Guillaume Faye Does Fiction: Archeofuturism 2.0
Archeofuturism 2.0 is a full-on future dystopia, predicting that the entire globalist civilization will collapse like a cheese-and-hummus soufflé by 2025.
June, 1914. Europe is at the height of her power, and summer enters proudly, ready to shine with all her fire. It’s the final summer of the Belle Epoque; the last beautiful days before the iron hurricane. And although international tensions continually unnerve the public mind, in high society, everyone is serene: this crisis will surely blow over like the rest, like the one in 1910, won’t it? The Kaiser will never go for war. He’s not mad!
—Guillaume Faye, Archeofuturism 2.0
So! The leaders of the “liberal” democracies of Europe are sort of waking up to the fact that welcoming millions of carriers of an ideology that reviles you and your liberal democracy might not be the best way to run said racket. This has not been achieved without ceremonially scolding a few Geert Wilders along the way—but at least Angela Merkel has realized she needs to cover her ass by calling for a jihad on cloth for heads, thereby relieving the fabric shortage caused by her ample Teutonic behind.
While the migrant crisis has been extreme enough to make it clear to pretty much any sentient being that Islam is incompatible with pretty much anything, the French journalist Guillaume Faye has been saying so for long enough that he’s apparently grown bored of writing essays about it, and has spun off into science fiction instead.
Faye is perhaps best-known these days for Archeofuturism, a book-length 1999 essay (re-released by Arktos in 2010) that predicted the cataclysmic end of our technological age. The end times will be brought about by a “convergence of catastrophes,” both ecological and economic, facilitated by the globalist attempt to smush incompatible cultures together just for shits and giggles (or divide and conquer). He predicts the collapse will bring about a return to a patriarchal, pastoral, medieval-type society—that’s the “archeo” in the term archeofuturism—letting loose the mead-horn-swinging man’s world that is only ever barely fettered by civilisation anyway. The feminised civilisation that can’t help trying to mother bearded 10-year-olds has dug its own grave.
The long-awaited fictional sequel, Archeofuturism 2.0, has now appeared for the first time in English, in my translation, published by Arktos.
Although the first book was somewhat fatalistic—Faye didn’t seem to think anyone in power will listen to him—there was still a hint of warning and encouragement. Archeofuturism 2.0 is a full-on future dystopia, predicting that the whole thing will collapse like a cheese-and-hummus soufflé by 2025.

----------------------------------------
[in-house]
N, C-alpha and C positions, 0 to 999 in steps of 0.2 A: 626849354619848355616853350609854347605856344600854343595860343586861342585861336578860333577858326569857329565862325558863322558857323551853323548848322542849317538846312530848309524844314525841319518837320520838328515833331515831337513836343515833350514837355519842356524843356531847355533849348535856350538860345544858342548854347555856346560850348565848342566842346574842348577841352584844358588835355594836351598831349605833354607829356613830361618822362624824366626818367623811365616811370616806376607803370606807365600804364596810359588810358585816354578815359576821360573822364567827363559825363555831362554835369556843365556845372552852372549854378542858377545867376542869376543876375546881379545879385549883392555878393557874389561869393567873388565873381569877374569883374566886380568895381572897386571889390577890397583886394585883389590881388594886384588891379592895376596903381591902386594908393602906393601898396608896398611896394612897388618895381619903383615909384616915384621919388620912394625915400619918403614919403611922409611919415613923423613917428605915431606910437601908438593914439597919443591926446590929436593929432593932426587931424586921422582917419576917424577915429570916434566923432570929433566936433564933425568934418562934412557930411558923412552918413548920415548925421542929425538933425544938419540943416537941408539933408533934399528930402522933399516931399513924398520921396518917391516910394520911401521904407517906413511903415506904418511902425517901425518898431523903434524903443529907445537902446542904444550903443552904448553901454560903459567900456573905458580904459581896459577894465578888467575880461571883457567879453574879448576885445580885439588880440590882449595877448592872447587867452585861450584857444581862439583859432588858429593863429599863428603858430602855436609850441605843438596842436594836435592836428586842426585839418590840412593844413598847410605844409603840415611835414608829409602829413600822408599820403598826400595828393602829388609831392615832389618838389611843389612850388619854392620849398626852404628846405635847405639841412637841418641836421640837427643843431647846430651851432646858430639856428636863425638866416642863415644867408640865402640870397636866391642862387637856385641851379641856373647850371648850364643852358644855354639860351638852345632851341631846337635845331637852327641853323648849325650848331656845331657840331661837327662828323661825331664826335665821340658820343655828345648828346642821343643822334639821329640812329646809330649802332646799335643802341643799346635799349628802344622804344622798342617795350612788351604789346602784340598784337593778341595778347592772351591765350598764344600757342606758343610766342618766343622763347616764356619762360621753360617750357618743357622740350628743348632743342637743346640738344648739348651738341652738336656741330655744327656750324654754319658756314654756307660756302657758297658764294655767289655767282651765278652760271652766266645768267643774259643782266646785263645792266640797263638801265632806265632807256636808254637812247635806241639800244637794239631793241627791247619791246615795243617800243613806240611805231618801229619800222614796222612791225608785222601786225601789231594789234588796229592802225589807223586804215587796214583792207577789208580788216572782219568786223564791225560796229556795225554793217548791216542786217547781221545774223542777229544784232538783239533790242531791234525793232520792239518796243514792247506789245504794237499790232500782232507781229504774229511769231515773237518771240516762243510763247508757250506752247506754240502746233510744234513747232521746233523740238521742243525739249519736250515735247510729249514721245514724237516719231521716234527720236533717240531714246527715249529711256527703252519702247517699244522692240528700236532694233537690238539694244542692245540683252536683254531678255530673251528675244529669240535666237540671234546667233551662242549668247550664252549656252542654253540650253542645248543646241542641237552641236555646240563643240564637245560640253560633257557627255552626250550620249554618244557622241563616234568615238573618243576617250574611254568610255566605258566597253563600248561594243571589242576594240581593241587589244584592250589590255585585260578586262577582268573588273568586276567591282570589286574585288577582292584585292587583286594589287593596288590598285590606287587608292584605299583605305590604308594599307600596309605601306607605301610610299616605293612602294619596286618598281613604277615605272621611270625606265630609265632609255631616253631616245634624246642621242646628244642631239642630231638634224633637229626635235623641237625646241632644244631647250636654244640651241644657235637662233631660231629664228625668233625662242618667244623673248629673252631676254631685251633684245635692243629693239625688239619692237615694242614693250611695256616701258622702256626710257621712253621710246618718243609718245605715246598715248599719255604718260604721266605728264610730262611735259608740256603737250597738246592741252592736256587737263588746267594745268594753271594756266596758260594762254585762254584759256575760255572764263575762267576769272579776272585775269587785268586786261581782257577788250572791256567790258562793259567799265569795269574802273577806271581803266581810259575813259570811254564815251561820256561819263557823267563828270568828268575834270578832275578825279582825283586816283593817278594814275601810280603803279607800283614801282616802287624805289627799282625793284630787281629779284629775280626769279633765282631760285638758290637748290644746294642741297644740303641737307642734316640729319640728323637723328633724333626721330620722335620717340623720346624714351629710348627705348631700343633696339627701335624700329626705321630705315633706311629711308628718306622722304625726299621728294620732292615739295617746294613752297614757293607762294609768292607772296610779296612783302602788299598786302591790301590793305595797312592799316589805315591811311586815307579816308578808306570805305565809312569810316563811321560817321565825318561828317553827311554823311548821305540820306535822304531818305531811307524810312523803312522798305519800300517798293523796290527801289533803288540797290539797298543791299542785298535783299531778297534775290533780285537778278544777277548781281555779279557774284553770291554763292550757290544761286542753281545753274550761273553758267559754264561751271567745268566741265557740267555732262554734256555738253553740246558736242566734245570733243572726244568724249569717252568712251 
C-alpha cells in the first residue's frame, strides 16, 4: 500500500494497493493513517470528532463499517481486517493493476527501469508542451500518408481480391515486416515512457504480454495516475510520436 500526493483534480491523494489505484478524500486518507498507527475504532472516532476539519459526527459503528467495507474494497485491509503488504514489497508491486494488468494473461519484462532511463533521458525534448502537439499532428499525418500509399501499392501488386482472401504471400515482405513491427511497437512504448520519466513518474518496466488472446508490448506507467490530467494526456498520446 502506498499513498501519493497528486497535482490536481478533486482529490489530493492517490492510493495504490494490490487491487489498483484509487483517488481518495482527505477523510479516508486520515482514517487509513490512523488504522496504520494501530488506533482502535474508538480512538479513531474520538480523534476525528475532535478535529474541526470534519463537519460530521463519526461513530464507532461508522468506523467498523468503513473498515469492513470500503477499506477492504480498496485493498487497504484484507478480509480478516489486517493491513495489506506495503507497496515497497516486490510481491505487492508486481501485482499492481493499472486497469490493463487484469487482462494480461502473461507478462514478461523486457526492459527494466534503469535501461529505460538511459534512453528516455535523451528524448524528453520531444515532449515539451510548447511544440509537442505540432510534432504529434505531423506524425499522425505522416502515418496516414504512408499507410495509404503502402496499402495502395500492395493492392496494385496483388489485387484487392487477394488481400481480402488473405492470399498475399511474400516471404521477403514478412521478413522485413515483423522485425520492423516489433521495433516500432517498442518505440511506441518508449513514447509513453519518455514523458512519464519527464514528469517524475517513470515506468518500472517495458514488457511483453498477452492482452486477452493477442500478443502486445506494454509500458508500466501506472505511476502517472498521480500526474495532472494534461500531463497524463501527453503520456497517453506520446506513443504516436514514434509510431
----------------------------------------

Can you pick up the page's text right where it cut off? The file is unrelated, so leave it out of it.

Normally, injecting obvious politics into fiction is the quickest way to get your book thrown across my living room. And although some of Faye’s predictions have come true so far, the “utter collapse by 2025” trope, as fun as it sounds, is melodrama. (And I can’t say I’m with him when he gets on his miscegenation hobbyhorse.)
But as I went through Archeofuturism 2.0, I began to suspect that the reason most political fiction is excrement is because most people write political fiction while they’re still high on whatever ideology they’re so excited to write a book about. The virtuous heroes and predictable tin-can villains that result are about as much fun to read about as the instruction booklet for a dishwasher.
As the socialist George Orwell wrote brilliant satires of groupthink when he was at the end of his rope with socialism, Faye, now that he’s worn himself out warning people off mass immigration, has been able to make entertaining post-apocalyptic fiction which touches on the topic and then takes off into the realms of the imagination. Faye hasn’t written Archeofuturism 2.0 to tell us how we should live; it’s an exploration of how we will live, should his predictions come true, delivered in a droll tone and sub specie aeternitatis.
In the introduction he sells the narrative as a series of stories that are tenuously linked and could stand alone, but frankly the later stories don’t make all that much sense without the opening tales; fortunately, they’re all sold as a unit. It is what reviewers should call a “sweeping tale”; they seem to use that term for everything now, unfortunately, but this is the real enchilada, following the globalist civilisation as it collapses in Faye’s native France, and then all around the globe, and then stretching forward in time toward eternity. For a moment the embers of human civilisation are banked and nearly snuffed; but legends of a golden past inspire intrepid individuals, and one day a time capsule is unearthed…